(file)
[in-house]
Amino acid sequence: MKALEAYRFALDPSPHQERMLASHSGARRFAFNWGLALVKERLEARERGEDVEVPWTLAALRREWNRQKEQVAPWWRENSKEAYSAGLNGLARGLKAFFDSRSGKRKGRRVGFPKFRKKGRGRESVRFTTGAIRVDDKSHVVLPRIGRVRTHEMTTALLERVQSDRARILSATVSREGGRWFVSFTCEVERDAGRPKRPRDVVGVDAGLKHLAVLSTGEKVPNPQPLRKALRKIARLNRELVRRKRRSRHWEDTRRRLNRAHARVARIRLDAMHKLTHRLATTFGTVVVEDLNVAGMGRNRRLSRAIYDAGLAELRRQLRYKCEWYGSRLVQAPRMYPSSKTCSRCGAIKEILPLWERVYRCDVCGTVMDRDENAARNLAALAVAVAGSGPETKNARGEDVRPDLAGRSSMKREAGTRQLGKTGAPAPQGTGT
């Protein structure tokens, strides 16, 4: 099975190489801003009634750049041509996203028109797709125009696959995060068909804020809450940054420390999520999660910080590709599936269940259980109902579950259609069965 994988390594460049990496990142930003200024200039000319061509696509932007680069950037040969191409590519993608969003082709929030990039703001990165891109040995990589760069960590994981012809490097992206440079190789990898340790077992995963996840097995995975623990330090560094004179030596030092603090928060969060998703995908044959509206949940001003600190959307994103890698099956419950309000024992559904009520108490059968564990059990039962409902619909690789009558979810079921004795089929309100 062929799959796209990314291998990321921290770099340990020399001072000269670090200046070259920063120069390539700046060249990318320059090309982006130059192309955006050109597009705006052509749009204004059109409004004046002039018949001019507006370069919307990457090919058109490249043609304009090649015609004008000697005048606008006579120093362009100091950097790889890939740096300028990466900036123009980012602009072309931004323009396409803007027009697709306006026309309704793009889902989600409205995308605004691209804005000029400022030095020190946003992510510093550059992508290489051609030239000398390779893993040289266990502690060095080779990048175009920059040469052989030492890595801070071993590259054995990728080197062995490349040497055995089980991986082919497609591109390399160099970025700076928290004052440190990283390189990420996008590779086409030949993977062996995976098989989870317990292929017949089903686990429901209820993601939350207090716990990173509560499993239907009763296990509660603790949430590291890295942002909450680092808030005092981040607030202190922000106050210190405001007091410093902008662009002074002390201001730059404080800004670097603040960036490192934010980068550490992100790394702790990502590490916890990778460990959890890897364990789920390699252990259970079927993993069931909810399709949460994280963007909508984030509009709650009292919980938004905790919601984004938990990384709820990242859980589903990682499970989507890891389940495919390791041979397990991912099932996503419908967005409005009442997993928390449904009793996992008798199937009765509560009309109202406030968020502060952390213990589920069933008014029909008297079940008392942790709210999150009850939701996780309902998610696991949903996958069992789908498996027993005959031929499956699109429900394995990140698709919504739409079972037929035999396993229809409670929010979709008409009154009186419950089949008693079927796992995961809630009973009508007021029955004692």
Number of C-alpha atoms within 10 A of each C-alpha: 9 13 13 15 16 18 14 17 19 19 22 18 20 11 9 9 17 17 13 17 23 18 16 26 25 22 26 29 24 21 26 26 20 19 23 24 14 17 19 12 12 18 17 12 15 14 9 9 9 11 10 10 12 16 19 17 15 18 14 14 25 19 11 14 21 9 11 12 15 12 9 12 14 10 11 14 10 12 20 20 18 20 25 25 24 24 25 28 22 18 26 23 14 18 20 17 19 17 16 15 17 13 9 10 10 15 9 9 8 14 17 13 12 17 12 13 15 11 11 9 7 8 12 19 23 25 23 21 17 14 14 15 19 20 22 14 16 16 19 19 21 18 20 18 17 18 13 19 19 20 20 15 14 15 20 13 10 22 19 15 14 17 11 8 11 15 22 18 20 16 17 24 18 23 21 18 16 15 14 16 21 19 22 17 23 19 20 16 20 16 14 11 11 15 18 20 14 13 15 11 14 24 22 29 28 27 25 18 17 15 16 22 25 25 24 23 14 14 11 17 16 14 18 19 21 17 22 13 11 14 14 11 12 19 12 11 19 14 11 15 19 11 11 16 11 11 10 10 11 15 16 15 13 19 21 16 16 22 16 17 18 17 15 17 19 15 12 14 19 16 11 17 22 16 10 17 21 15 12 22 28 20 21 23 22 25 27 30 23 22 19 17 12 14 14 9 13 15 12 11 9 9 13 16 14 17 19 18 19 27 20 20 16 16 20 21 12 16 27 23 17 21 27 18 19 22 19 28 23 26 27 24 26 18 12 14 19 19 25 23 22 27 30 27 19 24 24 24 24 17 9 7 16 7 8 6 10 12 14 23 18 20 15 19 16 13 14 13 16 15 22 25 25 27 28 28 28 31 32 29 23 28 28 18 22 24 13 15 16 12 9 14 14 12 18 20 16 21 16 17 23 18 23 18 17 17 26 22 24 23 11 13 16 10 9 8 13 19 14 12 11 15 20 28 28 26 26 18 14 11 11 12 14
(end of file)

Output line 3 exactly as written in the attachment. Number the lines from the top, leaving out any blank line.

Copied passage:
């Protein structure tokens, strides 16, 4: 099975190489801003009634750049041509996203028109797709125009696959995060068909804020809450940054420390999520999660910080590709599936269940259980109902579950259609069965 994988390594460049990496990142930003200024200039000319061509696509932007680069950037040969191409590519993608969003082709929030990039703001990165891109040995990589760069960590994981012809490097992206440079190789990898340790077992995963996840097995995975623990330090560094004179030596030092603090928060969060998703995908044959509206949940001003600190959307994103890698099956419950309000024992559904009520108490059968564990059990039962409902619909690789009558979810079921004795089929309100 062929799959796209990314291998990321921290770099340990020399001072000269670090200046070259920063120069390539700046060249990318320059090309982006130059192309955006050109597009705006052509749009204004059109409004004046002039018949001019507006370069919307990457090919058109490249043609304009090649015609004008000697005048606008006579120093362009100091950097790889890939740096300028990466900036123009980012602009072309931004323009396409803007027009697709306006026309309704793009889902989600409205995308605004691209804005000029400022030095020190946003992510510093550059992508290489051609030239000398390779893993040289266990502690060095080779990048175009920059040469052989030492890595801070071993590259054995990728080197062995490349040497055995089980991986082919497609591109390399160099970025700076928290004052440190990283390189990420996008590779086409030949993977062996995976098989989870317990292929017949089903686990429901209820993601939350207090716990990173509560499993239907009763296990509660603790949430590291890295942002909450680092808030005092981040607030202190922000106050210190405001007091410093902008662009002074002390201001730059404080800004670097603040960036490192934010980068550490992100790394702790990502590490916890990778460990959890890897364990789920390699252990259970079927993993069931909810399709949460994280963007909508984030509009709650009292919980938004905790919601984004938990990384709820990242859980589903990682499970989507890891389940495919390791041979397990991912099932996503419908967005409005009442997993928390449904009793996992008798199937009765509560009309109202406030968020502060952390213990589920069933008014029909008297079940008392942790709210999150009850939701996780309902998610696991949903996958069992789908498996027993005959031929499956699109429900394995990140698709919504739409079972037929035999396993229809409670929010979709008409009154009186419950089949008693079927796992995961809630009973009508007021029955004692």